When #Google #hijacked #Picasa and bundled it with #Google+, the work I expended organizing and managing my photos with #Picasa seems to be for not. Not wanting or needing a “front end” for a social networking platform, the #hijacked #Picasa platform no longer meets my online photo management needs.
If you want to share photos and manage your photos from #Google+ circles, then #Picasa might still be for you. The new system opens possibilities, especially when communicating with groups. If I were to use it for anything in the future it will be to communicate with my circles and specific interest groups; however, I will only store the photos needed rather than all of my galleries. For the remainder of my photos, I have switched to Flicker, and am building a private gallery on my website for future use. #Bye-bye #Picasa. For my use, #Flicker has more options for control and Web distribution than #Google+, not to mention a professional option.
Like the majority of those upset over the changes to Picasa on Googlesystem.blogspot, I too am very disappointed. Had I known such drastic changes were intended I could have made other choices. I made a fatal assumption believing Google would continue to improve Picasa as a photo management tool. As in all free services however, one must consider changes from a perspective of “how the company will benefit,” as opposed to “how the change will help the customer.” And change is always a possiblility, especially with Google. This leads one to wonder about the future of cloud computing and file management. How will other companies conduct business on the internet? If Google’s conduct is any measure, I caution everyone to remember, especially with “free” services, you get what you pay for. Caveat emptor!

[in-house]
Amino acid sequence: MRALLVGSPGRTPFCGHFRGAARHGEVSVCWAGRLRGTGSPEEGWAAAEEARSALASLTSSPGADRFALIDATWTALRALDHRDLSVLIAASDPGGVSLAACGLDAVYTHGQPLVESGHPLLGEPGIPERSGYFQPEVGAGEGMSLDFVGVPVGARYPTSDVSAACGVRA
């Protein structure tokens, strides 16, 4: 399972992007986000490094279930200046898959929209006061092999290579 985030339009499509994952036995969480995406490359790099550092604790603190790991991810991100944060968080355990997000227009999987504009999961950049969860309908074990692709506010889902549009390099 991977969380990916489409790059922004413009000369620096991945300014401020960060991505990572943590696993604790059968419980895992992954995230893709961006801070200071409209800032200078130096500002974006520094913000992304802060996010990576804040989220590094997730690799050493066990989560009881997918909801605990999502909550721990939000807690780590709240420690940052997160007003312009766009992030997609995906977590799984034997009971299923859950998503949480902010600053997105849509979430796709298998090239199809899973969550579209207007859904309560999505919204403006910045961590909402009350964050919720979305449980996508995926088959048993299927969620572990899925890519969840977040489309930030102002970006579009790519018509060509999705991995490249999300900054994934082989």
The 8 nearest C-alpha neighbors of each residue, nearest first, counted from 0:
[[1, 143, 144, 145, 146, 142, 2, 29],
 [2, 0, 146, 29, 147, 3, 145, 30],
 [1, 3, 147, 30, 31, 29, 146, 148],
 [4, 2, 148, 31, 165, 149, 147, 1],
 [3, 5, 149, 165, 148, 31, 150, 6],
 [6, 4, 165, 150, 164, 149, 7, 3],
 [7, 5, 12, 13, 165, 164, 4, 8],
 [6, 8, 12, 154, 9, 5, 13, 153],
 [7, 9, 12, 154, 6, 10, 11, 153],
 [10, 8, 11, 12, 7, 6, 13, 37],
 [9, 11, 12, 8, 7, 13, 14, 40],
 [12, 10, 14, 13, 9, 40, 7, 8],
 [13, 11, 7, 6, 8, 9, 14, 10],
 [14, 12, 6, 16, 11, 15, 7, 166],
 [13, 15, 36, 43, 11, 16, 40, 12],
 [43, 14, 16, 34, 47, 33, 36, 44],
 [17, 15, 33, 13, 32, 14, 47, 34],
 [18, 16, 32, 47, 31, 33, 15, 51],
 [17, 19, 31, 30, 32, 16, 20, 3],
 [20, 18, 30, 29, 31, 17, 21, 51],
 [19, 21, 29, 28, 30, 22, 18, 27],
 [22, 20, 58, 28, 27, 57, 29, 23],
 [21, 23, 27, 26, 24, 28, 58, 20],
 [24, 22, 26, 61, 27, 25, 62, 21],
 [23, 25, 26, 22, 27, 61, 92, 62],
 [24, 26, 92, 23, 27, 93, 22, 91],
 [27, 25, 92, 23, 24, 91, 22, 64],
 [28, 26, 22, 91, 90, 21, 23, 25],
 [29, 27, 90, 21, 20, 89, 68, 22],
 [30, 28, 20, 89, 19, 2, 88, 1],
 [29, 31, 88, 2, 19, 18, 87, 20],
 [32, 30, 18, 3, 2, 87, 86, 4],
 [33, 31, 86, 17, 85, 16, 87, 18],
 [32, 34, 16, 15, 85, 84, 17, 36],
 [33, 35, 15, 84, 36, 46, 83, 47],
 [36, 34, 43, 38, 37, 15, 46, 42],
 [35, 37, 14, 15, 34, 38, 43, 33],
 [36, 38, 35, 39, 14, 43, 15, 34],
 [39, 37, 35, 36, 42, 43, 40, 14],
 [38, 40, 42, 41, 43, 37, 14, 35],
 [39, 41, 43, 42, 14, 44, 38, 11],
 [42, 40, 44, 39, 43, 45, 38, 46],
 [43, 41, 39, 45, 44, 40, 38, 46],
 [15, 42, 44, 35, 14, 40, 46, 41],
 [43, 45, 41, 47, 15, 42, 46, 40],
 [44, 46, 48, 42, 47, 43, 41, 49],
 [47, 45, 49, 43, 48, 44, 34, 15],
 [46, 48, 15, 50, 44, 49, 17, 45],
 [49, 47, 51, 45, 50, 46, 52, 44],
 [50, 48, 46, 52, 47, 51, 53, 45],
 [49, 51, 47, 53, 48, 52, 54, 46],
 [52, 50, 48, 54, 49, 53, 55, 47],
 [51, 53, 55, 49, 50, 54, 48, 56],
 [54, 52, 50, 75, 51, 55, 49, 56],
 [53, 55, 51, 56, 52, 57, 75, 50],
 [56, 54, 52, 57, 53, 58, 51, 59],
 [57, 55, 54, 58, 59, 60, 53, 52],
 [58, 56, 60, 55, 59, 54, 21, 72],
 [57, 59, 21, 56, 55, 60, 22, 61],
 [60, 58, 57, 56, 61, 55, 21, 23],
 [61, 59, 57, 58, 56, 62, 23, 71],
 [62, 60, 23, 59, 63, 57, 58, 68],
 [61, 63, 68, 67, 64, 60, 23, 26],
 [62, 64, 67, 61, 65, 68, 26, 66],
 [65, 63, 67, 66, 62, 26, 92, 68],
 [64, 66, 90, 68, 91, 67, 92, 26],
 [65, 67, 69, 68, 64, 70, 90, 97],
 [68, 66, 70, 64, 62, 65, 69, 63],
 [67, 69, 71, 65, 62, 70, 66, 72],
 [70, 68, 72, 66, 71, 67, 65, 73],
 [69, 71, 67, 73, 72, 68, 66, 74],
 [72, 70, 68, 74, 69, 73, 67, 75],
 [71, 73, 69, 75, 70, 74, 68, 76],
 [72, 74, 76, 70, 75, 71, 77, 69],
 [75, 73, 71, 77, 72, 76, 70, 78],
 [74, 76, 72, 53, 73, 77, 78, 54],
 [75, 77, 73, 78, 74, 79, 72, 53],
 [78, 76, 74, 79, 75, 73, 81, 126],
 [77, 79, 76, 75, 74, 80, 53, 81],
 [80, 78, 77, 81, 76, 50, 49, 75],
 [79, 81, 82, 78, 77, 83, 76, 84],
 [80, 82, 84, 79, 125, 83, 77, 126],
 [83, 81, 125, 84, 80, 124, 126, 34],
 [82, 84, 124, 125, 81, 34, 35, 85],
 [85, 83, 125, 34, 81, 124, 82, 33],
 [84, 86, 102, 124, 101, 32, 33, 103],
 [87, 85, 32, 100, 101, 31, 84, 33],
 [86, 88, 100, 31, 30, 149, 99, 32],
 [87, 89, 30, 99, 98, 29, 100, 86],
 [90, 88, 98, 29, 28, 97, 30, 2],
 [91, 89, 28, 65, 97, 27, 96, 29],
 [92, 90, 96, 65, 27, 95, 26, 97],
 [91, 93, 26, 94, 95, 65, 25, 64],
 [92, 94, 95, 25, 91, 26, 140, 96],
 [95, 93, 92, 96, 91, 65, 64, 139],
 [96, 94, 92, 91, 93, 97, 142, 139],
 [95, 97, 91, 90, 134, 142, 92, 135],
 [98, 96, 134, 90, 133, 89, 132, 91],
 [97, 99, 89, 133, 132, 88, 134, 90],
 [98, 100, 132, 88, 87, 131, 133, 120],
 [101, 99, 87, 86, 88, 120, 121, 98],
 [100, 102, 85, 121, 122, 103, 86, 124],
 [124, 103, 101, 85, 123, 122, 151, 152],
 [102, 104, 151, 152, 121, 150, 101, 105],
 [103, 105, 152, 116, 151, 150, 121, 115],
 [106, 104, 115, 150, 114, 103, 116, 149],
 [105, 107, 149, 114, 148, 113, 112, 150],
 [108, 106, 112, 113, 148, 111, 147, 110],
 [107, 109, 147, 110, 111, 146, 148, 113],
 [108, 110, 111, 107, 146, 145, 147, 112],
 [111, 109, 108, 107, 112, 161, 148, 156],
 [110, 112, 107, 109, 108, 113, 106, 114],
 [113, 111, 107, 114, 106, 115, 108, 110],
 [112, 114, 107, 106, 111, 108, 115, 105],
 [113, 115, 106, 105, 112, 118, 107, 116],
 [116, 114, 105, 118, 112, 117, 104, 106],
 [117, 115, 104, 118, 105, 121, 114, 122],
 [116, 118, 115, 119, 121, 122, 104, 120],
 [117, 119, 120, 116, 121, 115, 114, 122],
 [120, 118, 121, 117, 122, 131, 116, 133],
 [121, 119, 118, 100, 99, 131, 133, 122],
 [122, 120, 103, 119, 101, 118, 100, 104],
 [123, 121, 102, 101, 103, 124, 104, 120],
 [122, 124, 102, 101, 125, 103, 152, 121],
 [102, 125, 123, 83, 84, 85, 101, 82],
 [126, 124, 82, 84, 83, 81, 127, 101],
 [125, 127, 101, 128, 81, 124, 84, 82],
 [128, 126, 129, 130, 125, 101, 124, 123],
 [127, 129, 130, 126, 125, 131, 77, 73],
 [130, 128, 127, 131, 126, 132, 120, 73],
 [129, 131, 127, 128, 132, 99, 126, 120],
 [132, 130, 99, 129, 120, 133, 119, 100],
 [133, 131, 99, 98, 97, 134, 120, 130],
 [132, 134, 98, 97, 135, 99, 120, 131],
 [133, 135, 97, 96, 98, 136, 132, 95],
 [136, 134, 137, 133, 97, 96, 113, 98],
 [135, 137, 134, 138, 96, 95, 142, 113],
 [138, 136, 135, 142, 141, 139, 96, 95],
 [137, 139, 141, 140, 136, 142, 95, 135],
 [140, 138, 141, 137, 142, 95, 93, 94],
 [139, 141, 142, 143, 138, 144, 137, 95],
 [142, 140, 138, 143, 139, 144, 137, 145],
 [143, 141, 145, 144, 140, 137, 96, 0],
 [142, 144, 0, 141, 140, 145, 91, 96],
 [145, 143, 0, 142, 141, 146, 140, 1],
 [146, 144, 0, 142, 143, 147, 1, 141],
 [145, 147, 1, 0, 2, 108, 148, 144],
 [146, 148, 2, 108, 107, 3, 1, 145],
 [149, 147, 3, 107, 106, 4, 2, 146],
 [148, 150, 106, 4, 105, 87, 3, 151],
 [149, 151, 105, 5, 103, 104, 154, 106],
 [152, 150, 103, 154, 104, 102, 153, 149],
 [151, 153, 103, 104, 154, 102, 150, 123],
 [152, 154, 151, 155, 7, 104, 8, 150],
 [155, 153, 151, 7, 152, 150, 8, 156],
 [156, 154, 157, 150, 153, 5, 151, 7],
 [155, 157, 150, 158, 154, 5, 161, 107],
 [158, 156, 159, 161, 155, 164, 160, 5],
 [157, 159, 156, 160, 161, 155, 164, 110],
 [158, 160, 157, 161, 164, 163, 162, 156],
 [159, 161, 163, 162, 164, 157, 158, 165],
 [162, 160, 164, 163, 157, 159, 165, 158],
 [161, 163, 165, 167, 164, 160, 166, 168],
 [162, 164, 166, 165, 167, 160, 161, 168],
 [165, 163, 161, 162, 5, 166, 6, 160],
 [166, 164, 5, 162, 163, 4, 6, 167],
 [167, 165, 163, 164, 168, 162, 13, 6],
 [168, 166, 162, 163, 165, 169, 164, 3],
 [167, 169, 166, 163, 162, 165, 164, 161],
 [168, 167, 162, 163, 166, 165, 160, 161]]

Aside from Flicker, other photo-managing software is available from #StudioLine and #Pictmio for PC users, while Mac aficionados may achieve similar results with #iPhoto, #Aperture, & #Lightroom, or with freeware from #Photonator and similar programs. If you want to store your photos online, most of the software programs listed here will allow uploads to your Website in the form of Web-compatible albums. If you don’t have a Website, I believe free web-hosting services and development tools are available from providers like “www.000webhost.com,” and GeoCities (I am not affiliated with any of the companies or products mentioned). There are many more sites offering free hosting, although the advertised storage and bandwidth for free accounts is limited. I noticed www.000webhost.com boasts 1.5 GB of free disk space, enough for several thousand 500K image files. If you’re storing your entire photo collection of original files online you may need considerably more disk space.
Read the post thread for yourself at Google System Blogspot. Comments and information about popular online photo-management systems would be appreciated.